New Conviva Data Shows Double Digit Streaming Growth Worldwide; Smart TVs Growing Rapidly as Streaming Moves to Overtake Linear on the Big Screen
Global streaming grew 10% globally, including continued growth in mature markets like North America (5%) and Europe (9%), during the first quarter of 2022 as compared to Q1 2021, according to the latest State of Streaming report from Conviva, the continuous measurement analytics platform for streaming media.
“Despite recent news of Netflix’s subscriber contraction, streaming continues to grow worldwide, encompassing an ever-growing stable of platforms offering unique and original content,” said Keith Zubchevich, President and CEO, Conviva. “In mature markets like the US and Europe, viewers are upscreening from small devices to Smart TVs, setting the foundation for streaming to overtake linear TV on the big screen.”
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“In mature markets like the US and Europe, viewers are upscreening from small devices to Smart TVs, setting the foundation for streaming to overtake linear TV on the big screen.”
Conviva’s Q1 2022 report found big screens (which includes connected TVs, smart TVs and gaming consoles) continue to be the streaming device of choice, responsible for 77% of all streamed minutes globally in Q1 2022. Within the big screen category, smart TV viewing time grew by 34% while desktops and gaming consoles declined by 15% versus Q1 2021. Connected TV device viewing slightly declined again this quarter, down 1% YOY. Within the connected TV category, Roku maintained the largest share of viewing time (31%) with Amazon Fire coming in second at 16%.
When it came to actual minutes streamed, Android TV was the big leader in growth across all the top big screens—up 78%. In yet another win for smart TVs, LG TV, Samsung TV, and Vizio TV all also had double-digit growth, up about 20%.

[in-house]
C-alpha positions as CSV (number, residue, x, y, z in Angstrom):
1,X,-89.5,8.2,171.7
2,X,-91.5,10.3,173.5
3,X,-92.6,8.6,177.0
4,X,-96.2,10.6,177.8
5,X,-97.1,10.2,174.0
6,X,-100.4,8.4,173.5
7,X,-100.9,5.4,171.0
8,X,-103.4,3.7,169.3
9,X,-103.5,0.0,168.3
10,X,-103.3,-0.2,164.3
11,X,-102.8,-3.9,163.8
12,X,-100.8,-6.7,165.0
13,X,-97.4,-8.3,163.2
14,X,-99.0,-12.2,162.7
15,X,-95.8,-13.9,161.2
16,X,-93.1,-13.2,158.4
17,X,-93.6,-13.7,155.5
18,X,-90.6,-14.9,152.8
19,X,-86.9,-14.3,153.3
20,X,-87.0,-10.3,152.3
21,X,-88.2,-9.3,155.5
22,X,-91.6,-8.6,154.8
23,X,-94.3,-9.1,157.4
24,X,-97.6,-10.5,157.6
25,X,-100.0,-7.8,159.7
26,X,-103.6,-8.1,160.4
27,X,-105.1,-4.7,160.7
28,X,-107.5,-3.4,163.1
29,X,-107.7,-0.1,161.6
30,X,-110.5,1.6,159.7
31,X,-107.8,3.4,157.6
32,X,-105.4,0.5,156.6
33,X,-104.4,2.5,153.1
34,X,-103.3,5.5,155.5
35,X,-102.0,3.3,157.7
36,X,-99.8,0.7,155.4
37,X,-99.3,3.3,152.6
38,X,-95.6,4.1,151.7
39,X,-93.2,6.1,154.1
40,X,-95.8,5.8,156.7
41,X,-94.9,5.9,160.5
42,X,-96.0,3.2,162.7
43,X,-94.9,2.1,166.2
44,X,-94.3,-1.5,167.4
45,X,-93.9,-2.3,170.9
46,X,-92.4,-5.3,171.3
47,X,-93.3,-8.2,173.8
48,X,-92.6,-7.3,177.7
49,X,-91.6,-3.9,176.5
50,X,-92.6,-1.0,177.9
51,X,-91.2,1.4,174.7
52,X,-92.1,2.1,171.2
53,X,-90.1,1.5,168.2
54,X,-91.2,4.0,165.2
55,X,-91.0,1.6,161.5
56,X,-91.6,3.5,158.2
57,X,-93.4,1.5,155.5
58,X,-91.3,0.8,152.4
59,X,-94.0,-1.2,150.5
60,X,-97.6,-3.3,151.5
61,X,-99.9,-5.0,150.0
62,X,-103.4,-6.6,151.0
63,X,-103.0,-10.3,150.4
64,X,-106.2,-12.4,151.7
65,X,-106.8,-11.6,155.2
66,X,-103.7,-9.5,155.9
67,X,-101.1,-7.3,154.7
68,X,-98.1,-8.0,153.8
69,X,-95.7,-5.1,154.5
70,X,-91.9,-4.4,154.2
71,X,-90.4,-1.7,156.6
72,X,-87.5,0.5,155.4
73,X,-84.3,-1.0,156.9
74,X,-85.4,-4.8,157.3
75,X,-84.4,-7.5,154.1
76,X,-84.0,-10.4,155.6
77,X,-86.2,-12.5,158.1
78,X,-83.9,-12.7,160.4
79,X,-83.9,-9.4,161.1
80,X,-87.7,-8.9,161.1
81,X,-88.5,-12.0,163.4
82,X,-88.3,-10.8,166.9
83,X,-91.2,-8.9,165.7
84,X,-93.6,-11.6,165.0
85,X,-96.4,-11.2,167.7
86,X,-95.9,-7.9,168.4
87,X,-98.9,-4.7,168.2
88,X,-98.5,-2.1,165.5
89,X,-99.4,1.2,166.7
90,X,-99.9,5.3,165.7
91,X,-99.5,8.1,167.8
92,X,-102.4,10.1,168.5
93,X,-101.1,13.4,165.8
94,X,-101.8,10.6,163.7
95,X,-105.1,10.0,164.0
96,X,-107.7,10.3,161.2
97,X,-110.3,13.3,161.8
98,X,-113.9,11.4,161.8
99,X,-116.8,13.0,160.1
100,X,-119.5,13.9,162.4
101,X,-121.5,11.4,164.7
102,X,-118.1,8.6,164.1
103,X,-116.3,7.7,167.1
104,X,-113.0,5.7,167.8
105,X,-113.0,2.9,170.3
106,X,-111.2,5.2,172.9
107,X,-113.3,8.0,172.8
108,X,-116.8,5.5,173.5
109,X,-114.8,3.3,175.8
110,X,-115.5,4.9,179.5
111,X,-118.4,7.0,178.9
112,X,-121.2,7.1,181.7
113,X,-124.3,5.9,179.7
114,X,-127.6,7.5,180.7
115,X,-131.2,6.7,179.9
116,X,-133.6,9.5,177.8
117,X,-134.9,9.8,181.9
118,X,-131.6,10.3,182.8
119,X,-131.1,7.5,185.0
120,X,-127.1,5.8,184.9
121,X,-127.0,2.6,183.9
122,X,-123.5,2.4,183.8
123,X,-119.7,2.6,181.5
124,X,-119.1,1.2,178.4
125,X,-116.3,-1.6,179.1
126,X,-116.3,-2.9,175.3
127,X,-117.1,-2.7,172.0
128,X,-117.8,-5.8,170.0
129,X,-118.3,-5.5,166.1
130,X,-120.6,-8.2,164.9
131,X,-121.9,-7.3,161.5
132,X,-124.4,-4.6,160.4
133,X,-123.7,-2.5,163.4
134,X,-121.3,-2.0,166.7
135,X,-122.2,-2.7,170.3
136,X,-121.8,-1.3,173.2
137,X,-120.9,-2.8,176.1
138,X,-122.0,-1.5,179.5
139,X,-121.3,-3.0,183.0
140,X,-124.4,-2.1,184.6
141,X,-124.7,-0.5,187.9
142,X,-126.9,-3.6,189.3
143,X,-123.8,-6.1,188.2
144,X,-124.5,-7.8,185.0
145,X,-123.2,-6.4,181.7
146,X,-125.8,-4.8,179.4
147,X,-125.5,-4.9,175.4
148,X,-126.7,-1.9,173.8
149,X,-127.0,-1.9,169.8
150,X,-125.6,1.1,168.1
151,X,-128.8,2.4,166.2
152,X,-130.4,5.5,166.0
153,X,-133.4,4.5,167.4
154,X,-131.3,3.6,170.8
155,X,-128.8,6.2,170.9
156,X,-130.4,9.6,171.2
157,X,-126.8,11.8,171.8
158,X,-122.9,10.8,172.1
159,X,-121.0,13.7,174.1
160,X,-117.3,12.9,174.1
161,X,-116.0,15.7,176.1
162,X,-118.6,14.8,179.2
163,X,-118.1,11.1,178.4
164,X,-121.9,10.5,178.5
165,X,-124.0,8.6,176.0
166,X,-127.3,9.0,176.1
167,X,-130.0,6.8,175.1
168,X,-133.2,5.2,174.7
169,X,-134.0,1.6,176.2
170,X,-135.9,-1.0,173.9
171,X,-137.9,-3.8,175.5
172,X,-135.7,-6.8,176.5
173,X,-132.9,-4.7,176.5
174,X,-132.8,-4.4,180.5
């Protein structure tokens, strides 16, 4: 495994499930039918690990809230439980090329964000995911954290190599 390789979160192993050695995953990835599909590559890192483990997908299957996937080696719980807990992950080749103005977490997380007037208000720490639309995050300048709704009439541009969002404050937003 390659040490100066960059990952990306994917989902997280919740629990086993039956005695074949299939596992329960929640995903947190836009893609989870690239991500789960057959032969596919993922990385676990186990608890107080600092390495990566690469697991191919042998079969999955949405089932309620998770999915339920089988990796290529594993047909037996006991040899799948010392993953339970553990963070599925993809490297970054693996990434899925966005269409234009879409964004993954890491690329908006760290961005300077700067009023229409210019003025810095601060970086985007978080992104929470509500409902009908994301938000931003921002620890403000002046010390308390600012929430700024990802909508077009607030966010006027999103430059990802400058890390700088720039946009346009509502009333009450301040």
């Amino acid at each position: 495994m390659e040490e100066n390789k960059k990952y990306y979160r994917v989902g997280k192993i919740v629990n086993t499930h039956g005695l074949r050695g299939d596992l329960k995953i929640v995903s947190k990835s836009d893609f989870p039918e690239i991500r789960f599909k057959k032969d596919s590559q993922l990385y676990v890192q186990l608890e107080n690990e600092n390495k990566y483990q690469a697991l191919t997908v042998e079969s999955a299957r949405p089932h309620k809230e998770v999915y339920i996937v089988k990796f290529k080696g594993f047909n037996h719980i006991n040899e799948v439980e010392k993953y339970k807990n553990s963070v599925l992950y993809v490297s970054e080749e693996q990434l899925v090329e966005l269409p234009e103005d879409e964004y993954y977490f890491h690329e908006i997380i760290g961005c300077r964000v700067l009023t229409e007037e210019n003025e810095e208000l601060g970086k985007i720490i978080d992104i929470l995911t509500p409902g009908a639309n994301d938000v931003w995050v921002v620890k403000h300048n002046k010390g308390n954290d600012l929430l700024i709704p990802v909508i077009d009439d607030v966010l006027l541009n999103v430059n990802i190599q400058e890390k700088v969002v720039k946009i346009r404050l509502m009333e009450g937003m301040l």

Quality Improves with One Exception
Globally, bitrate/picture quality (up 17.3%), buffering (down nearly 1%) and video start failures (down 17.6%) all improved significantly. Video start times were the one negative mark in terms of quality, as the wait for videos to start increased in every region, up 30% globally. Viewers in Africa waited the longest (8 seconds) while Europe had the fastest start time, waiting just 4 seconds on average.
In Q4 2021, the streaming industry saw advertising delays and increased buffering, but streaming advertising bounced back nicely in Q1 2022. Ad impressions were up 18% and ad attempts were up 14%, thanks in part to big, live sporting events like the Super Bowl, March Madness and the Winter Olympics.
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TikTok Reigns for Sports Leagues
Streaming on social platforms continues to be a key way for sports leagues to engage fans, and according to Conviva, TikTok was the only platform to grow its streaming audience share for every sports league measured. Bundesliga, Serie A, and the Premier League increased their audience share for streaming videos on TikTok the most at 6% each with the NFL coming right behind them with 4% growth on TikTok YOY. In fact, both Superbowl teams – the Rams and the Bengals – gained over 100k TikTok followers in a single day (Feb 13-14).
Conviva’s data is primarily collected using proprietary sensor technology with a global footprint of more than 500 million unique viewers watching 200 billion streams per year across nearly 4 billion applications streaming on devices. Embedded directly within streaming video applications, the sensor measures across content and ads to analyze nearly three trillion real-time transactions per day for its customers. In the State of Streaming report, the year-over-year data from Q1 2022 as compared to Q1 2021 was normalized based on Conviva’s customer base. The social media data consists of data from over 2800 accounts, over 1.8 million posts, and over 10 billion engagements across Facebook, Instagram, Twitter, and YouTube in Q1 2022. Social data for professional sports leagues was collected from individual leaderboard lists for each sports league that totaled 262 individual team accounts and tallied over 5 billion cross-platform engagements in Q1 2022.
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